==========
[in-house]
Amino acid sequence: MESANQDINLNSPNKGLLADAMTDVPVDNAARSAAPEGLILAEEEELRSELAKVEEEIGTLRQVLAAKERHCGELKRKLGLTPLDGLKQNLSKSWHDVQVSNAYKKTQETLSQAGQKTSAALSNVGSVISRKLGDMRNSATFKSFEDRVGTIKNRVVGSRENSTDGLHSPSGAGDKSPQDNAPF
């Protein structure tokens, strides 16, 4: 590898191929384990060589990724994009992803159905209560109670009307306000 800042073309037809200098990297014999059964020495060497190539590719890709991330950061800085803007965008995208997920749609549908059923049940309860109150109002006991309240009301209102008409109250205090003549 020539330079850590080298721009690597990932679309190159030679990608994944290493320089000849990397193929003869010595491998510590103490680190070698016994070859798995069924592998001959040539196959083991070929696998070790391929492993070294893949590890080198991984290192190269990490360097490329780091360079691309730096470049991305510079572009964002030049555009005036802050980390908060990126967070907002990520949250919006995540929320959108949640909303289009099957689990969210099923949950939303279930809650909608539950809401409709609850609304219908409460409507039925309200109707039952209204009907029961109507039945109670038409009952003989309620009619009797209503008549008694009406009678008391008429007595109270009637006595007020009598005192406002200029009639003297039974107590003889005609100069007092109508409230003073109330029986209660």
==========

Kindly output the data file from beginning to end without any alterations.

[in-house]
Amino acid sequence: MESANQDINLNSPNKGLLADAMTDVPVDNAARSAAPEGLILAEEEELRSELAKVEEEIGTLRQVLAAKERHCGELKRKLGLTPLDGLKQNLSKSWHDVQVSNAYKKTQETLSQAGQKTSAALSNVGSVISRKLGDMRNSATFKSFEDRVGTIKNRVVGSRENSTDGLHSPSGAGDKSPQDNAPF
């Protein structure tokens, strides 16, 4: 590898191929384990060589990724994009992803159905209560109670009307306000 800042073309037809200098990297014999059964020495060497190539590719890709991330950061800085803007965008995208997920749609549908059923049940309860109150109002006991309240009301209102008409109250205090003549 020539330079850590080298721009690597990932679309190159030679990608994944290493320089000849990397193929003869010595491998510590103490680190070698016994070859798995069924592998001959040539196959083991070929696998070790391929492993070294893949590890080198991984290192190269990490360097490329780091360079691309730096470049991305510079572009964002030049555009005036802050980390908060990126967070907002990520949250919006995540929320959108949640909303289009099957689990969210099923949950939303279930809650909608539950809401409709609850609304219908409460409507039925309200109707039952209204009907029961109507039945109670038409009952003989309620009619009797209503008549008694009406009678008391008429007595109270009637006595007020009598005192406002200029009639003297039974107590003889005609100069007092109508409230003073109330029986209660």